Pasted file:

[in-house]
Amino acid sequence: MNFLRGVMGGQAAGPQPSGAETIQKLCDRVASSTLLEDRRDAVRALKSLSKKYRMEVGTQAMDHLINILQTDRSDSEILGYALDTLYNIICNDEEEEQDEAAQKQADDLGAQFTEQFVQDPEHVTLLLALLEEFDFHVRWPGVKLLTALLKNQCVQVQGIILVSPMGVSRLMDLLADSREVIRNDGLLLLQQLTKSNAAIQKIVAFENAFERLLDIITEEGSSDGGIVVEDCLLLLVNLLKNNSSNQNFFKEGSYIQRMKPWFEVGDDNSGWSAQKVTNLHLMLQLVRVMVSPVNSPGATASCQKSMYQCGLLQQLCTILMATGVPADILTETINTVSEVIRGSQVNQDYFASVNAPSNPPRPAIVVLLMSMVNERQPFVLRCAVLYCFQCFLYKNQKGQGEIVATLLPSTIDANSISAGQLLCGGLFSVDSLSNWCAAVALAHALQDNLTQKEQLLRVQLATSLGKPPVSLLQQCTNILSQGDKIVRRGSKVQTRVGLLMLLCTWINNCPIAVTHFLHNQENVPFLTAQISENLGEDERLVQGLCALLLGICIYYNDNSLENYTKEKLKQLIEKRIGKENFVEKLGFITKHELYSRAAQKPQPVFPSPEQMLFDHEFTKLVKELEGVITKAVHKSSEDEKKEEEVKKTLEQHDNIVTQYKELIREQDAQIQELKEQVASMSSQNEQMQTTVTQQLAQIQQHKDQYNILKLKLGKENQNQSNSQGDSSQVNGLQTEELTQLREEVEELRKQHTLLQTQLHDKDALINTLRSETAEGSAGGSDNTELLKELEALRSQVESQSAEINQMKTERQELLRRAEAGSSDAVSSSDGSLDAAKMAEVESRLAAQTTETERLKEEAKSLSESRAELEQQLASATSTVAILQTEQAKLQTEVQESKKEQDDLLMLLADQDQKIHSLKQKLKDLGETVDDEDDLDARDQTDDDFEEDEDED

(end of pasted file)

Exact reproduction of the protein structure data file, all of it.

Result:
[in-house]
Amino acid sequence: MNFLRGVMGGQAAGPQPSGAETIQKLCDRVASSTLLEDRRDAVRALKSLSKKYRMEVGTQAMDHLINILQTDRSDSEILGYALDTLYNIICNDEEEEQDEAAQKQADDLGAQFTEQFVQDPEHVTLLLALLEEFDFHVRWPGVKLLTALLKNQCVQVQGIILVSPMGVSRLMDLLADSREVIRNDGLLLLQQLTKSNAAIQKIVAFENAFERLLDIITEEGSSDGGIVVEDCLLLLVNLLKNNSSNQNFFKEGSYIQRMKPWFEVGDDNSGWSAQKVTNLHLMLQLVRVMVSPVNSPGATASCQKSMYQCGLLQQLCTILMATGVPADILTETINTVSEVIRGSQVNQDYFASVNAPSNPPRPAIVVLLMSMVNERQPFVLRCAVLYCFQCFLYKNQKGQGEIVATLLPSTIDANSISAGQLLCGGLFSVDSLSNWCAAVALAHALQDNLTQKEQLLRVQLATSLGKPPVSLLQQCTNILSQGDKIVRRGSKVQTRVGLLMLLCTWINNCPIAVTHFLHNQENVPFLTAQISENLGEDERLVQGLCALLLGICIYYNDNSLENYTKEKLKQLIEKRIGKENFVEKLGFITKHELYSRAAQKPQPVFPSPEQMLFDHEFTKLVKELEGVITKAVHKSSEDEKKEEEVKKTLEQHDNIVTQYKELIREQDAQIQELKEQVASMSSQNEQMQTTVTQQLAQIQQHKDQYNILKLKLGKENQNQSNSQGDSSQVNGLQTEELTQLREEVEELRKQHTLLQTQLHDKDALINTLRSETAEGSAGGSDNTELLKELEALRSQVESQSAEINQMKTERQELLRRAEAGSSDAVSSSDGSLDAAKMAEVESRLAAQTTETERLKEEAKSLSESRAELEQQLASATSTVAILQTEQAKLQTEVQESKKEQDDLLMLLADQDQKIHSLKQKLKDLGETVDDEDDLDARDQTDDDFEEDEDED